Since Robert N. Taylor has provided an excellent review of the contents of this book and an overview of the historical context of the Process Church, I would like to contribute some reflections that are more personal, but also more metaphysical.
I first became aware of the Process Church, or at least its name, in Hunter Thompson's Fear and Loathing in Las Vegas, where Thompson taunts his drugged-up and hungry attorney by pretending to know about a cafeteria run by the Process, "just a few tables" but with an interesting back room... The attorney freaks out and tells Gonzo "Don't even mention the Process around here, man," implying they could give Manson a run for his money in the woo-woo department. Later, I came across some references in Burroughs [he, like they, flirted with Scientology in London]; usually, at this point Bowie would follow up, but I don't recall him ever mentioning them, although the infamous `fascist' period, with uniform and salute, might speak of some influence.
Instead, much later one heard of their influence on Psychic TV [and indeed Gen pops up here to add his own chapter]. But it wasn't until nearly the Millennium that I found some of the original materials, republished in Simon Dwyer's Rapid Eye.
Alas, however impressed I might have been in 1973, by this time they seemed like the home-made theology of some art student, or the sort of thing Fred Berger might have cobbled together to surround photos of languid runaways in Propaganda. Still, cool graphic design.
So it was with great expectations that I ordered this book, so as to finally get some inside insight into the ultimate hippie cult.
The good news is that about half the book consists of an unrivaled collection of reproductions of rare Process publications, photographs of Processeans going about their tasks [ranging from "donating" their time, i.e., panhandling, to hosting cable-access talk shows] and original doctrinal statements by Robert deGrimston. This part alone makes the book self-recommending to anyone who has wondered what made the Church so compelling in its time, and a continuing source of artistic inspiration to this day.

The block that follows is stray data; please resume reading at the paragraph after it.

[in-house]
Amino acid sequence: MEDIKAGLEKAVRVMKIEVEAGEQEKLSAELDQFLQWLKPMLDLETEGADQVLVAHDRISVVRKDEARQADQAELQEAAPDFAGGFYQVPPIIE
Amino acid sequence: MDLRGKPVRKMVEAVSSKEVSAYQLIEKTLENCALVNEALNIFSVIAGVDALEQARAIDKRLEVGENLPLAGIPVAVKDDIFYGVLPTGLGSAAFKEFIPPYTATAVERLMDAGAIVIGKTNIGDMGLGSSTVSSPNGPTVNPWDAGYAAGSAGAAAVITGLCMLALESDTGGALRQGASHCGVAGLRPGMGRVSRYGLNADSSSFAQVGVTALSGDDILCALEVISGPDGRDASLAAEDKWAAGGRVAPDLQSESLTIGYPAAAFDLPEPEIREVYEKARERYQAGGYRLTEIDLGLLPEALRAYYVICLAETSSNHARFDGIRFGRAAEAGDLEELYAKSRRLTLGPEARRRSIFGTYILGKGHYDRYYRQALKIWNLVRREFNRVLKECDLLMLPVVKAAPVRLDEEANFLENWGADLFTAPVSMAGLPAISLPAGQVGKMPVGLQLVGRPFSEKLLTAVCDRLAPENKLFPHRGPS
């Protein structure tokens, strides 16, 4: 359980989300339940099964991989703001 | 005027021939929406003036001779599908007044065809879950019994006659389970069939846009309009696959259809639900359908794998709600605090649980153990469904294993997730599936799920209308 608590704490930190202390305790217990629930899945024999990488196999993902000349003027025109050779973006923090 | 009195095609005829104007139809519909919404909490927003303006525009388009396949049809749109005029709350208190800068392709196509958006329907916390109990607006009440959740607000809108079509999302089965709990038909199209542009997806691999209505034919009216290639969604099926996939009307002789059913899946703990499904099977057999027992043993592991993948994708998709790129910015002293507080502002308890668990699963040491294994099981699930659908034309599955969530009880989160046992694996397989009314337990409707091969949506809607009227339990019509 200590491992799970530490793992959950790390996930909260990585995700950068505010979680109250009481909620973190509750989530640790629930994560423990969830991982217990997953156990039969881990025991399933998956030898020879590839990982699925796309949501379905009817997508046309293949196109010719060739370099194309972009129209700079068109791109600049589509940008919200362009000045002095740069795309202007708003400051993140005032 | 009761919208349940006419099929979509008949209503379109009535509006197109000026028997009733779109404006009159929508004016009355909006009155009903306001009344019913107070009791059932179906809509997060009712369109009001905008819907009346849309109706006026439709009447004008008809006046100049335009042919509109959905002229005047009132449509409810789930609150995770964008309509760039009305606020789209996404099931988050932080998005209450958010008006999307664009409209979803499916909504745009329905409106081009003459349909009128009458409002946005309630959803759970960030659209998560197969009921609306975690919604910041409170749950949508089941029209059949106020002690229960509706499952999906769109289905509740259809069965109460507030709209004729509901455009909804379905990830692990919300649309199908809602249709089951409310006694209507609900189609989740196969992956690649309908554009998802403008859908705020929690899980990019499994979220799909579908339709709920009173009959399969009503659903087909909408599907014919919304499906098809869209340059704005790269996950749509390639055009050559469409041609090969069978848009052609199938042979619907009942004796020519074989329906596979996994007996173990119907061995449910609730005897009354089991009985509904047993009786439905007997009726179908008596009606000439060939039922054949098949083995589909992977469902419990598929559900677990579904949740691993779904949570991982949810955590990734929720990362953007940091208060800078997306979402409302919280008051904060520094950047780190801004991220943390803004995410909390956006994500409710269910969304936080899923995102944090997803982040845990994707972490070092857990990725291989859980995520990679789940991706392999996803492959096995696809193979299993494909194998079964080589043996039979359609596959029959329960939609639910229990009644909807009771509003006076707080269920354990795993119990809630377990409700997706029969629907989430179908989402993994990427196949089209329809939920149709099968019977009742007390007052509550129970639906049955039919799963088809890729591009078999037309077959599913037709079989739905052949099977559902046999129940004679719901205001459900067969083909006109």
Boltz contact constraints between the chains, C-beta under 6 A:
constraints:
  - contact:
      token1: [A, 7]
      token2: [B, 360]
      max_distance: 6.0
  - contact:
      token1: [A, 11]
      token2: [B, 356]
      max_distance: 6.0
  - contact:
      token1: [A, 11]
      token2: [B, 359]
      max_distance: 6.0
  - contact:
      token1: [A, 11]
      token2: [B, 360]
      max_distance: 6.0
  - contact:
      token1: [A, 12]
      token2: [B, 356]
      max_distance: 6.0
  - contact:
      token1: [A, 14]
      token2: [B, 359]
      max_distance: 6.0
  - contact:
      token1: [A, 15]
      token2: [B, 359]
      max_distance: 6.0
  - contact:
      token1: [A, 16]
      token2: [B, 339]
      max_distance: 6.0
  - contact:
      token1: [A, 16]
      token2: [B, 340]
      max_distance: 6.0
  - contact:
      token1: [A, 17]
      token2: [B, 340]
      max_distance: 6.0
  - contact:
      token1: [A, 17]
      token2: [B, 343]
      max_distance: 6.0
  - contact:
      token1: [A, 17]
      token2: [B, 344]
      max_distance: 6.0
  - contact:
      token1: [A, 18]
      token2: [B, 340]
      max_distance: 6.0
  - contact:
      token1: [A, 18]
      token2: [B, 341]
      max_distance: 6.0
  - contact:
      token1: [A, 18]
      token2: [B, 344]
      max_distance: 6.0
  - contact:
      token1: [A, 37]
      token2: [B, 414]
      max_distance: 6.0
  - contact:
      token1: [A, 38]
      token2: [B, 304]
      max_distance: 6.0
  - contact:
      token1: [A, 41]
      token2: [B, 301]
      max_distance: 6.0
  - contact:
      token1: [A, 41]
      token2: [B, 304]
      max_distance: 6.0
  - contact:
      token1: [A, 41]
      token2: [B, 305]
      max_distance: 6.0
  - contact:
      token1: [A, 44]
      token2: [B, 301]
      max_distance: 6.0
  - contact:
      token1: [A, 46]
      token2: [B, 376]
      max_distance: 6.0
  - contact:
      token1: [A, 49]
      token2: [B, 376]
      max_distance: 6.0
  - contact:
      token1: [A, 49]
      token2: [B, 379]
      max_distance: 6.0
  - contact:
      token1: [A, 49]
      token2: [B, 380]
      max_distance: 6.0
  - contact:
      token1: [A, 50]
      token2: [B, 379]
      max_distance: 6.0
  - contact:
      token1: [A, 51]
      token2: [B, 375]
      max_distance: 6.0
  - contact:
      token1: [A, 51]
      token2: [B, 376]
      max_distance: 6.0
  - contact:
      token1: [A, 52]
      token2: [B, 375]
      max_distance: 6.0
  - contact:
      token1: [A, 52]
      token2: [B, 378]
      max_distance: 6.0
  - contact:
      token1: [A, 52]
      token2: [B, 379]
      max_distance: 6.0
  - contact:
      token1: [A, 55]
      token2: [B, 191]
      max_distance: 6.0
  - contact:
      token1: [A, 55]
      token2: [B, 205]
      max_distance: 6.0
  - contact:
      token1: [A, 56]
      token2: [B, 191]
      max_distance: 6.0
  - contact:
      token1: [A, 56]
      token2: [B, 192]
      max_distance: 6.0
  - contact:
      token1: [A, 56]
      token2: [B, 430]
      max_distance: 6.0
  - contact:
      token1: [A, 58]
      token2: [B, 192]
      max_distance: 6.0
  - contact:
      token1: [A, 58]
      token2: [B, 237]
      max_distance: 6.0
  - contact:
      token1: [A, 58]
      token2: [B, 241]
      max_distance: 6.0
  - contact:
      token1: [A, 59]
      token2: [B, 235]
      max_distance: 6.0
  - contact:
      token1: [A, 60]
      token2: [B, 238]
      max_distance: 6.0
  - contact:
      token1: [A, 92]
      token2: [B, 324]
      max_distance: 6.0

The balance of the book consists in a variety of personal memoirs, which I found of less interest, as least on their own terms. While a few, such as Edward Mason's "My Life in the Process," manage to convey what made the Church's doctrines attractive to them and how they tried to implement them in their own lives, the rest, including the longest, Timothy Wyllies's "My Life Inside The Process Church" seem like typical "my life in the cult" stories.
There is, however, one really cool story about how Miles Davis freaked-out and tried to assault a group of Process mendicants in Greenwich Village; perhaps this is where Miles got his notorious wish to "get the chance to strangle a white man" before he died. There's also some bitchy Scientology gossip, such as L. Ron's teeth rotting out because of his fear of dentists, that should give Tom, Katie and Kirstie something to think about.
But anyone expecting "inside information" or a serious discussion of the Church's theology and practices should still look to William Bainbridge's older and "outside" study, Satan's Power : A Deviant Psychotherapy Cult.